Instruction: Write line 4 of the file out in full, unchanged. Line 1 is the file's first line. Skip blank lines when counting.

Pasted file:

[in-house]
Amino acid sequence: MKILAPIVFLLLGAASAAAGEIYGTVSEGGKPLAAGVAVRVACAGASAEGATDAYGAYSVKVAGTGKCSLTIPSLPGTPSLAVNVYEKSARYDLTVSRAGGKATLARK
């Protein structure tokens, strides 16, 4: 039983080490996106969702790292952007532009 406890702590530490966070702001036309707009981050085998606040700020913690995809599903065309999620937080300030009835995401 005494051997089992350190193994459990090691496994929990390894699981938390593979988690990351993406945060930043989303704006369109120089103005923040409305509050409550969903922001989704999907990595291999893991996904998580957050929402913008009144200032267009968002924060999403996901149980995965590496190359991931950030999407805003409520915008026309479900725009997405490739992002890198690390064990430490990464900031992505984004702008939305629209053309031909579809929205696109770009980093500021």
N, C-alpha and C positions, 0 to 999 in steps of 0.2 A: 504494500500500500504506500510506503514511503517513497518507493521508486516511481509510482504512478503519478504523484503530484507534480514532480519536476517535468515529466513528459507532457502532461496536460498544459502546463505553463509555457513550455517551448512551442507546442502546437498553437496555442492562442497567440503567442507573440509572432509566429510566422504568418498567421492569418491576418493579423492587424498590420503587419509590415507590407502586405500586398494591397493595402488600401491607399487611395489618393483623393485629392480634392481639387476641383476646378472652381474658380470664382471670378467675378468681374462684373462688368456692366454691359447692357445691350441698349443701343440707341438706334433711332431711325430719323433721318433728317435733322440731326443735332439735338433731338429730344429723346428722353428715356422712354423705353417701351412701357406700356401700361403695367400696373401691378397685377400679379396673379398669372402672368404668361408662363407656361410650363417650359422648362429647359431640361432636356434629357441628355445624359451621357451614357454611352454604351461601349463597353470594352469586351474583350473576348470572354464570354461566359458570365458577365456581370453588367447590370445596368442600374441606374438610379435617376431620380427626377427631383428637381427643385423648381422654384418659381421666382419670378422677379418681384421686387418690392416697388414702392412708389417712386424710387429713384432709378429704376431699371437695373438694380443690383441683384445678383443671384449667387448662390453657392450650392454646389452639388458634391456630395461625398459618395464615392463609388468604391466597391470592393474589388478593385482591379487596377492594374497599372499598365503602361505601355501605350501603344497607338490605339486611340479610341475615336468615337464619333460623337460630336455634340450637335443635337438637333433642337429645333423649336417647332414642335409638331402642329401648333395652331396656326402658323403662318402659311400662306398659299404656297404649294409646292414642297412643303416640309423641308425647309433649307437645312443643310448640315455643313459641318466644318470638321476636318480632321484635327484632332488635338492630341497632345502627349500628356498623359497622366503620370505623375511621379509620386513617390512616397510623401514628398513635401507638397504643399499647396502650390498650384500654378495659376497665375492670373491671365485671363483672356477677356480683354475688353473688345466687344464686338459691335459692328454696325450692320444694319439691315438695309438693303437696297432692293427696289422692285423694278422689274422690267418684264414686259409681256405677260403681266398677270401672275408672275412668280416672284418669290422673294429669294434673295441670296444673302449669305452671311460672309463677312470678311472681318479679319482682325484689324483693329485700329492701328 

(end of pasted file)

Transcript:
N, C-alpha and C positions, 0 to 999 in steps of 0.2 A: 504494500500500500504506500510506503514511503517513497518507493521508486516511481509510482504512478503519478504523484503530484507534480514532480519536476517535468515529466513528459507532457502532461496536460498544459502546463505553463509555457513550455517551448512551442507546442502546437498553437496555442492562442497567440503567442507573440509572432509566429510566422504568418498567421492569418491576418493579423492587424498590420503587419509590415507590407502586405500586398494591397493595402488600401491607399487611395489618393483623393485629392480634392481639387476641383476646378472652381474658380470664382471670378467675378468681374462684373462688368456692366454691359447692357445691350441698349443701343440707341438706334433711332431711325430719323433721318433728317435733322440731326443735332439735338433731338429730344429723346428722353428715356422712354423705353417701351412701357406700356401700361403695367400696373401691378397685377400679379396673379398669372402672368404668361408662363407656361410650363417650359422648362429647359431640361432636356434629357441628355445624359451621357451614357454611352454604351461601349463597353470594352469586351474583350473576348470572354464570354461566359458570365458577365456581370453588367447590370445596368442600374441606374438610379435617376431620380427626377427631383428637381427643385423648381422654384418659381421666382419670378422677379418681384421686387418690392416697388414702392412708389417712386424710387429713384432709378429704376431699371437695373438694380443690383441683384445678383443671384449667387448662390453657392450650392454646389452639388458634391456630395461625398459618395464615392463609388468604391466597391470592393474589388478593385482591379487596377492594374497599372499598365503602361505601355501605350501603344497607338490605339486611340479610341475615336468615337464619333460623337460630336455634340450637335443635337438637333433642337429645333423649336417647332414642335409638331402642329401648333395652331396656326402658323403662318402659311400662306398659299404656297404649294409646292414642297412643303416640309423641308425647309433649307437645312443643310448640315455643313459641318466644318470638321476636318480632321484635327484632332488635338492630341497632345502627349500628356498623359497622366503620370505623375511621379509620386513617390512616397510623401514628398513635401507638397504643399499647396502650390498650384500654378495659376497665375492670373491671365485671363483672356477677356480683354475688353473688345466687344464686338459691335459692328454696325450692320444694319439691315438695309438693303437696297432692293427696289422692285423694278422689274422690267418684264414686259409681256405677260403681266398677270401672275408672275412668280416672284418669290422673294429669294434673295441670296444673302449669305452671311460672309463677312470678311472681318479679319482682325484689324483693329485700329492701328 